There’s an alternate method for creating RSS feeds for Google Search results and, though the initial setup takes few extra steps, you’ve enough options to fine tune the search query and have more meaniningful search results in the feed. You can even have RSS feeds for Google Images.

  1. Go to Google Custom Search and create a new search engine. If you would like to search the entire web, just like Google search, put *.com as the site to search, edit your CSE and under Sites to Search section, select the option that says “Search the entire web but emphasize included sites.”
  2. Make a note of the Google CSE id which will be something like xxxx:yyy – click the Search Engine ID button under Details to know your CSE ID.
  3. Go to Google Developers Console, sign-in with your Google Account and create a new Project. Give your project any name – like Google Search RSS Feed – and click the Create Project button.
  4. Next go to the API & Auth link in the sidebar and click on APIs. Here search for “Custom Search API” and enable the API.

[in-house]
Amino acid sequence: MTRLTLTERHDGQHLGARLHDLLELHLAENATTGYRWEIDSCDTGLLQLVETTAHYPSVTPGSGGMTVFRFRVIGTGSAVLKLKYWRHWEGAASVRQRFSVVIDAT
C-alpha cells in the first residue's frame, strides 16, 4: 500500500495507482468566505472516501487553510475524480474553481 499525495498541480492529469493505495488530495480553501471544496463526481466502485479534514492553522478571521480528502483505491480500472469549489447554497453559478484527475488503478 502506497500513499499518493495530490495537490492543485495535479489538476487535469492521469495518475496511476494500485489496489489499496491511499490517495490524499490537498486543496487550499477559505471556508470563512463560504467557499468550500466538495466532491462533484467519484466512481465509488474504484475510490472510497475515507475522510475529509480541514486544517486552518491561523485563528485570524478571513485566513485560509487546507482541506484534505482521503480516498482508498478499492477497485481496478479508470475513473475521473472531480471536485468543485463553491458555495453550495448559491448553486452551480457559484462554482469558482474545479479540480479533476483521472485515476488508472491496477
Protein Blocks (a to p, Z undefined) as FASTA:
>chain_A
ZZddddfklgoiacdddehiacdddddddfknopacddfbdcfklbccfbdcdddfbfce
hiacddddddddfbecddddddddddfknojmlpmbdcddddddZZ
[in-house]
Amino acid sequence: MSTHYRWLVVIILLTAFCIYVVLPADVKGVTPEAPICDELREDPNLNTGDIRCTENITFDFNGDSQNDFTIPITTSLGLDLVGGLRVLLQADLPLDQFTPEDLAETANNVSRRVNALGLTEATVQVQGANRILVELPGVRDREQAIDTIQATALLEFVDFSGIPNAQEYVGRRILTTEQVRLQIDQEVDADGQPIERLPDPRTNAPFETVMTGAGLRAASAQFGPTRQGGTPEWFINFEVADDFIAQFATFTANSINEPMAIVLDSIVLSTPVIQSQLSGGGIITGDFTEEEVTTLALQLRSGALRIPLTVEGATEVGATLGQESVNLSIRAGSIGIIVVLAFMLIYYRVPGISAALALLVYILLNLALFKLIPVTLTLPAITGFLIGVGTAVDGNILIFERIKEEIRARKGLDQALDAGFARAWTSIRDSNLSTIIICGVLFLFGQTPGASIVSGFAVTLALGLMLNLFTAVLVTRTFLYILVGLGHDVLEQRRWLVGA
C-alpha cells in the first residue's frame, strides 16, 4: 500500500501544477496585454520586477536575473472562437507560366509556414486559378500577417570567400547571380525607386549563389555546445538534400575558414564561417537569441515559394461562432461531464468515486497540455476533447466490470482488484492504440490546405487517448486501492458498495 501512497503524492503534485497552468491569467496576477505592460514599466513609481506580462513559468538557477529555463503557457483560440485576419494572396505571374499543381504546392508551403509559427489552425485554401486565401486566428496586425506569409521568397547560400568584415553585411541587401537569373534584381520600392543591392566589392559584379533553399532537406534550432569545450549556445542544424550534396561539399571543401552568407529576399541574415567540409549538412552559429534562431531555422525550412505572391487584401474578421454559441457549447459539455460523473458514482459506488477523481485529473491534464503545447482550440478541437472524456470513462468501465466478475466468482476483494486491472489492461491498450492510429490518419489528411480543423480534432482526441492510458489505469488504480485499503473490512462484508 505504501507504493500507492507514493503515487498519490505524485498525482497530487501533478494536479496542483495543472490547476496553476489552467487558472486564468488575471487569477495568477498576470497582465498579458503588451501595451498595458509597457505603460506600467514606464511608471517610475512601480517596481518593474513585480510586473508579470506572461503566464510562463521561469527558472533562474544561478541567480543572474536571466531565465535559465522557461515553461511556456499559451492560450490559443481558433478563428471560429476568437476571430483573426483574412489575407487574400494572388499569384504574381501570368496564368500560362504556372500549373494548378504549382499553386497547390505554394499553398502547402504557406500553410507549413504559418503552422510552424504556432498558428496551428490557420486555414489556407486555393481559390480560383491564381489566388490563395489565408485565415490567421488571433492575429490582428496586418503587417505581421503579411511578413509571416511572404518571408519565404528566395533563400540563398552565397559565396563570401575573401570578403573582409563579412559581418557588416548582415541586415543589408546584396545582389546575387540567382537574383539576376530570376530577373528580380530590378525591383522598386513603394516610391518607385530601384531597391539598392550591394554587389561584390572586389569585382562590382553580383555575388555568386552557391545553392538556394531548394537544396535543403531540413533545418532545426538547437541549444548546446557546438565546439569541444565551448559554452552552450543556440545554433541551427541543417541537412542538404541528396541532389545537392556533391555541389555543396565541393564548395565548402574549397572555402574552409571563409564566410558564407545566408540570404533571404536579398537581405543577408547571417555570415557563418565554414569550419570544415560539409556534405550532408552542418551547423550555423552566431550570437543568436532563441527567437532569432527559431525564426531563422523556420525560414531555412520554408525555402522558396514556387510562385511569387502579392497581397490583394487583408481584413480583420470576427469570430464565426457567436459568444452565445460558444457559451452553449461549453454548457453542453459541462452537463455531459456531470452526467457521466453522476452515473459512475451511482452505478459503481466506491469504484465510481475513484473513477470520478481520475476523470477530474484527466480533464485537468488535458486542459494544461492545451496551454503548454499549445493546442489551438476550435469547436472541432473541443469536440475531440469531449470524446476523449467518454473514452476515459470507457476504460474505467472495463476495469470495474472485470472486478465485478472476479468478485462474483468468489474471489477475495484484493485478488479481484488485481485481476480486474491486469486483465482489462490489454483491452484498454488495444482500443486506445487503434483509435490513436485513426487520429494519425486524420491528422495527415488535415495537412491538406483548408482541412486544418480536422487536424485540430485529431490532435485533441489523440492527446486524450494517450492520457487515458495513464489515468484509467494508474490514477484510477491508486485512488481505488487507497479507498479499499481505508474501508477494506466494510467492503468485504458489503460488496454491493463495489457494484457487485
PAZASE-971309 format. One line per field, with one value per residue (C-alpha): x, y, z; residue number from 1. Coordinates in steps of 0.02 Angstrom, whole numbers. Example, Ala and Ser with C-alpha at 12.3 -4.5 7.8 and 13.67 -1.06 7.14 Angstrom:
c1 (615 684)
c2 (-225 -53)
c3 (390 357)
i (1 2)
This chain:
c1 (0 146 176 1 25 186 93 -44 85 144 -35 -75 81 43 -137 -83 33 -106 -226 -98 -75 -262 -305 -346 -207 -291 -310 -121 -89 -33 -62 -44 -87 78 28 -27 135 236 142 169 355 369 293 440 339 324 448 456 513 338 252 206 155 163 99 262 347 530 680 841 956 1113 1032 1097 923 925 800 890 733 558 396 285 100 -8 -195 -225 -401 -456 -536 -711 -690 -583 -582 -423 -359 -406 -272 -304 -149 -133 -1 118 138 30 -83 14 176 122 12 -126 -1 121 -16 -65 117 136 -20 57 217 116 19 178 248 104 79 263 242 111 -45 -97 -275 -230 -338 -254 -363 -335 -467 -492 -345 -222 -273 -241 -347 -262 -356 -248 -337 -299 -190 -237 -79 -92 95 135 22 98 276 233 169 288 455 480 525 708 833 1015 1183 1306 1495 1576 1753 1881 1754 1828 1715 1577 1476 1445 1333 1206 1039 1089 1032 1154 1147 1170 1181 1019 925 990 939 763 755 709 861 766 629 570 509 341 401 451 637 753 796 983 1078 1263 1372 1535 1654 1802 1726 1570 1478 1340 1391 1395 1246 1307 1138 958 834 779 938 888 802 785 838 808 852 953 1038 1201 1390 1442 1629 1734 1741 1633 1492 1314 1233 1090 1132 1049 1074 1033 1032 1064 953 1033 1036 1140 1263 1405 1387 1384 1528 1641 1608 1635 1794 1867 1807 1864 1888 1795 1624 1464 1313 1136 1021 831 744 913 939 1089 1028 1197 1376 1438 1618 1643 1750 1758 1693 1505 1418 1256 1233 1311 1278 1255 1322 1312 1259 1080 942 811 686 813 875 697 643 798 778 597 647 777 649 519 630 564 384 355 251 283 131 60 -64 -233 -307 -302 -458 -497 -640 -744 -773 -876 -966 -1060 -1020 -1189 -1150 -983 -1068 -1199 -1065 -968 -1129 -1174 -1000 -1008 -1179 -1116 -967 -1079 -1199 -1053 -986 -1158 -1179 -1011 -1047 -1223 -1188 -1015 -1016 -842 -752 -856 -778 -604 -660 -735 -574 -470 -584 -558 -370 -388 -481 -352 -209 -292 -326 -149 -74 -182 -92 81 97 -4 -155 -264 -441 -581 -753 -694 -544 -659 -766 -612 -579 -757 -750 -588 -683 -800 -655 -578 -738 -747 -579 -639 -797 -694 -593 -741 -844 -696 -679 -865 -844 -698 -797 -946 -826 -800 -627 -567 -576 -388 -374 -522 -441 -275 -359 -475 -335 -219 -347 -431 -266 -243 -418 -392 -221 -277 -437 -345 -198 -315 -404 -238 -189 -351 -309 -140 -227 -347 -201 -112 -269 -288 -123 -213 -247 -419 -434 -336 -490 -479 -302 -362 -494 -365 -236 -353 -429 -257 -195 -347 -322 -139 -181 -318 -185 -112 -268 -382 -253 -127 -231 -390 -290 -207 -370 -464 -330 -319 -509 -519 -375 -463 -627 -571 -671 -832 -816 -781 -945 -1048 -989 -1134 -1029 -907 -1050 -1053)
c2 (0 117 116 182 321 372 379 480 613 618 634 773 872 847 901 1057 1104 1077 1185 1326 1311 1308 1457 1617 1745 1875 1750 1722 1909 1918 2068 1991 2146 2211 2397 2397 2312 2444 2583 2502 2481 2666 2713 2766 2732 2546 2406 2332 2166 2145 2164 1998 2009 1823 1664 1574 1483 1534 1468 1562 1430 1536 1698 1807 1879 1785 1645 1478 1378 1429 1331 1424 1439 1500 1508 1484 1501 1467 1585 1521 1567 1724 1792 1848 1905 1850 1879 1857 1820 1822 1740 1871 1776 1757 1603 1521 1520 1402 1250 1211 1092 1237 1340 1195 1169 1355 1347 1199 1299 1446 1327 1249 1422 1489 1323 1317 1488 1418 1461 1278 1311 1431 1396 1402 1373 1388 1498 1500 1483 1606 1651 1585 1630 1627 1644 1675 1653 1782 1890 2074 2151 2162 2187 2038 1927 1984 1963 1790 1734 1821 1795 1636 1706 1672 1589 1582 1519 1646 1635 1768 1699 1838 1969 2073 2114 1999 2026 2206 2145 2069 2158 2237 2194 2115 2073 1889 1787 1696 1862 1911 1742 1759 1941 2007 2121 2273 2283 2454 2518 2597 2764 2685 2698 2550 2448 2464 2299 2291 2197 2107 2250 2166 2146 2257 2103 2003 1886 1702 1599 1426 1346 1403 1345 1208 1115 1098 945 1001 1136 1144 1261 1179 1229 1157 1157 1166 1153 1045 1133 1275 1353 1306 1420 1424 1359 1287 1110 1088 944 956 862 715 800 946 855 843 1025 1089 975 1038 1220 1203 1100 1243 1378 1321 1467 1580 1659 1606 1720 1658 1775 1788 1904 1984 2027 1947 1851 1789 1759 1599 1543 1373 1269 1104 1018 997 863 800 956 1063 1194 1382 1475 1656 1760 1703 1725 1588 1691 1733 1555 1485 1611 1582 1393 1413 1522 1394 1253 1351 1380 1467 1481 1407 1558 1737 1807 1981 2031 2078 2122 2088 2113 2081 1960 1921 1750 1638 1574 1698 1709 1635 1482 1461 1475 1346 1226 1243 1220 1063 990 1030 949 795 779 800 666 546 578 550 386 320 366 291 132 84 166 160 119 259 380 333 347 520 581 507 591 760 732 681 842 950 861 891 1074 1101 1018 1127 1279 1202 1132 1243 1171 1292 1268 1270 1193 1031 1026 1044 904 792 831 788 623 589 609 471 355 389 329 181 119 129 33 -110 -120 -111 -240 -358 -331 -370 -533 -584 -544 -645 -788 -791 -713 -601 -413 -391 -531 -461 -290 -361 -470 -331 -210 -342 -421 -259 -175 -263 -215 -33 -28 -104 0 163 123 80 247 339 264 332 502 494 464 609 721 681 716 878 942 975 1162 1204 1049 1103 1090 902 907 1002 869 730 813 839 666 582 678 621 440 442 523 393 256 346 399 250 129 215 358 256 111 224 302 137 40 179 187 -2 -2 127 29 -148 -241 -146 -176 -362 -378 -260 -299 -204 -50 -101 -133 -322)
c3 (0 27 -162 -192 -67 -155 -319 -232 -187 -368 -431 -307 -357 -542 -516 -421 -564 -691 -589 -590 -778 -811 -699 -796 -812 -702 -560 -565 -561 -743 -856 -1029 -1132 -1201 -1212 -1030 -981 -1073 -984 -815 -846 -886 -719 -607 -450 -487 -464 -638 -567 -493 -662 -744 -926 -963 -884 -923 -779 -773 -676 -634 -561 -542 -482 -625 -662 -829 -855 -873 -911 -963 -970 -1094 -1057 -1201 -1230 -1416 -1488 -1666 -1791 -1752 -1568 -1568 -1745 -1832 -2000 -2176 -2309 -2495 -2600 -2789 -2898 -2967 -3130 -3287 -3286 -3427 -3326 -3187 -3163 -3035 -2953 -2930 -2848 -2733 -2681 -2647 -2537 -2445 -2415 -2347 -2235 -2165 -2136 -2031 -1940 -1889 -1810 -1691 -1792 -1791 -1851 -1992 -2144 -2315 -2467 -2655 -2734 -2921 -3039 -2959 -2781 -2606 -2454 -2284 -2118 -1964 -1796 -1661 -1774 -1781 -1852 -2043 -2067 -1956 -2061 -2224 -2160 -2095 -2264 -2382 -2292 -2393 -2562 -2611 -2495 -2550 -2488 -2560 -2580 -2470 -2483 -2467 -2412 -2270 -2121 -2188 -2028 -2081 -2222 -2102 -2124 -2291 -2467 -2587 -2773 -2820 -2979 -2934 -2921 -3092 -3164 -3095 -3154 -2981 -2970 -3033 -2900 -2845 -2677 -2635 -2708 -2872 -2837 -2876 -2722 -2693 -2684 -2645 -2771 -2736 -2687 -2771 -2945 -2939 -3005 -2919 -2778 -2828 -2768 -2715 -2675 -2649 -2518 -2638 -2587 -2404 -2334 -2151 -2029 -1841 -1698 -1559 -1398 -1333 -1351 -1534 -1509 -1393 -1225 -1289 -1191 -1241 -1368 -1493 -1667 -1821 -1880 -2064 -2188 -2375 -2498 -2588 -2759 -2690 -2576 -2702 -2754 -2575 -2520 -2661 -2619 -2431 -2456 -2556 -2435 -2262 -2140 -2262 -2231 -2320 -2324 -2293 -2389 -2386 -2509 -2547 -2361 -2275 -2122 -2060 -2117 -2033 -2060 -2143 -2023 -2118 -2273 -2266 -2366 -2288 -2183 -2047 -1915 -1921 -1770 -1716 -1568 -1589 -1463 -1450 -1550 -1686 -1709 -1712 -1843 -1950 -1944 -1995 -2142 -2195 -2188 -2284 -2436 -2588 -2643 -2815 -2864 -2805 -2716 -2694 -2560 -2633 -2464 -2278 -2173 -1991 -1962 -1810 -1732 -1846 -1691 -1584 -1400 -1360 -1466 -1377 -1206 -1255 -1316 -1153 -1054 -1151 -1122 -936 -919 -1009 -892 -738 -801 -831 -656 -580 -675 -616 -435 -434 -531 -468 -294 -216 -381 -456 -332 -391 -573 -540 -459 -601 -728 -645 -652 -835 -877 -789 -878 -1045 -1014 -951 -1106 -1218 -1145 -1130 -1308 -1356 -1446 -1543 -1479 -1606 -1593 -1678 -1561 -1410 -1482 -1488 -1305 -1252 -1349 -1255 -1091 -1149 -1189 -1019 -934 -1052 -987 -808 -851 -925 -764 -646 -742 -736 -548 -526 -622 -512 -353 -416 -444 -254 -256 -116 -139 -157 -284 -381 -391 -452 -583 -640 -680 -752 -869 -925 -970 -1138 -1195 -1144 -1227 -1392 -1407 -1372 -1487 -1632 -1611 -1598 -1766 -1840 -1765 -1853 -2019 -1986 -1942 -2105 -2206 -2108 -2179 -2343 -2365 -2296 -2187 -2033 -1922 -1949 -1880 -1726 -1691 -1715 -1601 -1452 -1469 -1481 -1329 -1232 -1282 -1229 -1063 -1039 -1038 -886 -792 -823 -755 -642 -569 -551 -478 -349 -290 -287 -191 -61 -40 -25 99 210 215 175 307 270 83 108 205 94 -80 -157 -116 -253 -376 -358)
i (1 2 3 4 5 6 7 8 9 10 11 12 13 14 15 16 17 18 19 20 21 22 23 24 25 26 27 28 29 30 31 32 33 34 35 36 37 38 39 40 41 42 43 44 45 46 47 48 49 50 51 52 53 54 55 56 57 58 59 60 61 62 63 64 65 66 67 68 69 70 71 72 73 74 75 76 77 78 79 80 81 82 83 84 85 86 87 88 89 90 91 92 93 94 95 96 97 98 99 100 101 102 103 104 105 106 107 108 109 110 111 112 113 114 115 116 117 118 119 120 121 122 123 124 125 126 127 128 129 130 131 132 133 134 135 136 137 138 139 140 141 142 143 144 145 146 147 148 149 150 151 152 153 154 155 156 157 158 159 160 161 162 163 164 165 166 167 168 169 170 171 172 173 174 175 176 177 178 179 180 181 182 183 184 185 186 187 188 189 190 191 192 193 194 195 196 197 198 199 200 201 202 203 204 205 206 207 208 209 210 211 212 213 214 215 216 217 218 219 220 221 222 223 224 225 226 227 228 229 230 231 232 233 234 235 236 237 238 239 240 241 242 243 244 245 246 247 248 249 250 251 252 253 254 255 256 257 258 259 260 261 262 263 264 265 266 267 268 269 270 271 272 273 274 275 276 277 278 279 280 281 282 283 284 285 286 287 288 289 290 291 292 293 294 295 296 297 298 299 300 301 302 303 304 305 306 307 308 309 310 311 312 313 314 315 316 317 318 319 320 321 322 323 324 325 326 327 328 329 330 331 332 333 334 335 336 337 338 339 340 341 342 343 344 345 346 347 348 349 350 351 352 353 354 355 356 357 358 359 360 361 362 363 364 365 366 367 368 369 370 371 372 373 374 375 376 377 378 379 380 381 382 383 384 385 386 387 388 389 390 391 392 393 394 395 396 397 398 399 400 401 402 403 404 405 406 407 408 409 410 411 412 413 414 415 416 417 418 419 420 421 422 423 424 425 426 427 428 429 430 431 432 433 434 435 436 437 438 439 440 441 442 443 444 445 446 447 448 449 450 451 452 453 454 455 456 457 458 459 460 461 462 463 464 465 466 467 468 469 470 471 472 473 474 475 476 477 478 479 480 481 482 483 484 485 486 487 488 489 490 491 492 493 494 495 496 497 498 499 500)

5. Under the same API & Auth group, click Credentials – Add Creditials – Browser Key and click the Create button. You’ll get the API key now.

Google Search API Credentials
Now we have all the ingredients required to create our RSS feed for Google Search. The basic feed URL will be something like this:

http://ift.tt/1N7Lf7Wxxx:yyy&key=abc&q=query

Replace xxx:yy with the Search Engine ID, abc with the API key and query with the actual search query. If your query has multiple words, separate them with a + symbol (like Digital+Inspiration). There are tons of other search parameters to the Feed URL. For instance:

  • googlehost=google.de (to return results from Google Germany)
  • searchType=image (search images only, the default is web pages)
  • safe=high (filter adult content from search results)
  • dateRestrict = d10 (return results published in the last 10 days)

To give you an example, the following feed URL will fetch family safe pages from Google India, published in the last 2 weeks for a query “Make In India”

http://ift.tt/1KFnez6;cx=xxx:yyy&key=abc&q=Make+In+India&dateRestrict=w2&googlehost=google.in&safe=high

Advanced users can create simple web apps that use the Custom Search API to monitor search results by email or they can scrape Google search in a spreadsheet. The only limitation is that the Search API has a daily quota (100 requests per day) so you should not share the feed or the API key with other users. However, if you enable billing inside the Google API Console, the free limit will be upgraded to 200 search queries per day.